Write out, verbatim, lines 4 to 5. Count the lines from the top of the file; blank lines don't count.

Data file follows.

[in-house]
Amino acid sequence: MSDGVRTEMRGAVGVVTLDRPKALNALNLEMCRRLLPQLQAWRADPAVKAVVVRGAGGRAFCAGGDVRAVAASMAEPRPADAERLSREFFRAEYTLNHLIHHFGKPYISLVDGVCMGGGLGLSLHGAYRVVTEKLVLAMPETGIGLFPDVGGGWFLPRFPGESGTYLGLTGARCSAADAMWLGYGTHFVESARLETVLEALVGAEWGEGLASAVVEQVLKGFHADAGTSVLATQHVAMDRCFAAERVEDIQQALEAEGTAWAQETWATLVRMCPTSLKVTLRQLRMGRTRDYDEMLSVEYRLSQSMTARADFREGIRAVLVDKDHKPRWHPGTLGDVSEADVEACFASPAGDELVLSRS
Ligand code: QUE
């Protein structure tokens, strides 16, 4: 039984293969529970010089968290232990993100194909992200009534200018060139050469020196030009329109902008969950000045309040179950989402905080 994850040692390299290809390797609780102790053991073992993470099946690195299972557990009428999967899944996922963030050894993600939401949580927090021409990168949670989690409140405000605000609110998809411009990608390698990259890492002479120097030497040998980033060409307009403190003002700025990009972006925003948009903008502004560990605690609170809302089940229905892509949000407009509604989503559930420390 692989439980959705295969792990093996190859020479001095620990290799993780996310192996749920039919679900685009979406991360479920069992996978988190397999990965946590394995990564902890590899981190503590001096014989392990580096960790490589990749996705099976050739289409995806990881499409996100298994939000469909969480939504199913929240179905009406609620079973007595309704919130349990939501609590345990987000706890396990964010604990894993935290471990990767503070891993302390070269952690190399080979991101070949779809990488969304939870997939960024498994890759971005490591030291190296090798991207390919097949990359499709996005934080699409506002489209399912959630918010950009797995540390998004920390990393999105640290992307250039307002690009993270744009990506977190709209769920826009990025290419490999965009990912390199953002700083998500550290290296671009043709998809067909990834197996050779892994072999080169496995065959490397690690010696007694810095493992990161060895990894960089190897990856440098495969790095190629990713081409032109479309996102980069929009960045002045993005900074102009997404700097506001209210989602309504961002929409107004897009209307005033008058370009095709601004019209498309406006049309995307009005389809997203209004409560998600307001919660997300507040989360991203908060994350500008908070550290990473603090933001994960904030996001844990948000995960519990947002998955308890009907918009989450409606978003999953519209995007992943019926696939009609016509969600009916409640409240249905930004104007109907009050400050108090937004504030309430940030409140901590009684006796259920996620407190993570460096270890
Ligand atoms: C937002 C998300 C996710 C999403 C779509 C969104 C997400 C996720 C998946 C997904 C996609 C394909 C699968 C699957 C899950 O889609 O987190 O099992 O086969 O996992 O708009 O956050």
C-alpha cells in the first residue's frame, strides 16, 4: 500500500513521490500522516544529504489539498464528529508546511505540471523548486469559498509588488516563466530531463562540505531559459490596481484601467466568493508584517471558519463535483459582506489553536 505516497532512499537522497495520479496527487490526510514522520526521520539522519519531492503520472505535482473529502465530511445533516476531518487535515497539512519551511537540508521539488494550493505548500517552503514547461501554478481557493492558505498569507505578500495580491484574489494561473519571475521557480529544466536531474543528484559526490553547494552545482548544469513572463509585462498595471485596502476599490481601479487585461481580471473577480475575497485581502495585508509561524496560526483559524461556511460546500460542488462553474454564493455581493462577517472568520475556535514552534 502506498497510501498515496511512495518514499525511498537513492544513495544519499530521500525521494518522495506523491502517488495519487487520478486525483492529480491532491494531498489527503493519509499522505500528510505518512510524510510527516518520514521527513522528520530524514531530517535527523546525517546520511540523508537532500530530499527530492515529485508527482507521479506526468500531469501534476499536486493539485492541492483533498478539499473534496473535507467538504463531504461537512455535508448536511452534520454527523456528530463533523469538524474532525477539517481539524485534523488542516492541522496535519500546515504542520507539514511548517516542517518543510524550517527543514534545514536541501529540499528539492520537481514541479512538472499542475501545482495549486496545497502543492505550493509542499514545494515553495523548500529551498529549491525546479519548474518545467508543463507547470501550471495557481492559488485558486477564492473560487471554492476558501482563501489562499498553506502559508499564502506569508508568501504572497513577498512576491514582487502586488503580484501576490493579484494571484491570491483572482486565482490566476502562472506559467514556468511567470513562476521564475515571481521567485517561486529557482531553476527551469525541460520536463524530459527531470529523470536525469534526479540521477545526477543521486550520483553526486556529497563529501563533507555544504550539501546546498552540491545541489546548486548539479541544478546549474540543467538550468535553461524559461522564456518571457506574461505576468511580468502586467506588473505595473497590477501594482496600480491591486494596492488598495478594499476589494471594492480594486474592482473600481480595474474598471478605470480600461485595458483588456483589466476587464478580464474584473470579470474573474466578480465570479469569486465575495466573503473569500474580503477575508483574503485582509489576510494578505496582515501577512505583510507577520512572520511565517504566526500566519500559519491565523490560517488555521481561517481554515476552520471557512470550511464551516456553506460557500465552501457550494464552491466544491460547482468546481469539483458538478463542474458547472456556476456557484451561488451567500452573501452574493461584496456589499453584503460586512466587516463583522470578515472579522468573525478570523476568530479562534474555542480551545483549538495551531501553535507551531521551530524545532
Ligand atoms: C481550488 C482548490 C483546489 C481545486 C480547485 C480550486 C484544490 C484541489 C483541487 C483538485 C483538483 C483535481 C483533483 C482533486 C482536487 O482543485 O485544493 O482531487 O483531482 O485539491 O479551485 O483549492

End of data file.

């Protein structure tokens, strides 16, 4: 039984293969529970010089968290232990993100194909992200009534200018060139050469020196030009329109902008969950000045309040179950989402905080 994850040692390299290809390797609780102790053991073992993470099946690195299972557990009428999967899944996922963030050894993600939401949580927090021409990168949670989690409140405000605000609110998809411009990608390698990259890492002479120097030497040998980033060409307009403190003002700025990009972006925003948009903008502004560990605690609170809302089940229905892509949000407009509604989503559930420390 692989439980959705295969792990093996190859020479001095620990290799993780996310192996749920039919679900685009979406991360479920069992996978988190397999990965946590394995990564902890590899981190503590001096014989392990580096960790490589990749996705099976050739289409995806990881499409996100298994939000469909969480939504199913929240179905009406609620079973007595309704919130349990939501609590345990987000706890396990964010604990894993935290471990990767503070891993302390070269952690190399080979991101070949779809990488969304939870997939960024498994890759971005490591030291190296090798991207390919097949990359499709996005934080699409506002489209399912959630918010950009797995540390998004920390990393999105640290992307250039307002690009993270744009990506977190709209769920826009990025290419490999965009990912390199953002700083998500550290290296671009043709998809067909990834197996050779892994072999080169496995065959490397690690010696007694810095493992990161060895990894960089190897990856440098495969790095190629990713081409032109479309996102980069929009960045002045993005900074102009997404700097506001209210989602309504961002929409107004897009209307005033008058370009095709601004019209498309406006049309995307009005389809997203209004409560998600307001919660997300507040989360991203908060994350500008908070550290990473603090933001994960904030996001844990948000995960519990947002998955308890009907918009989450409606978003999953519209995007992943019926696939009609016509969600009916409640409240249905930004104007109907009050400050108090937004504030309430940030409140901590009684006796259920996620407190993570460096270890
Ligand atoms: C937002 C998300 C996710 C999403 C779509 C969104 C997400 C996720 C998946 C997904 C996609 C394909 C699968 C699957 C899950 O889609 O987190 O099992 O086969 O996992 O708009 O956050």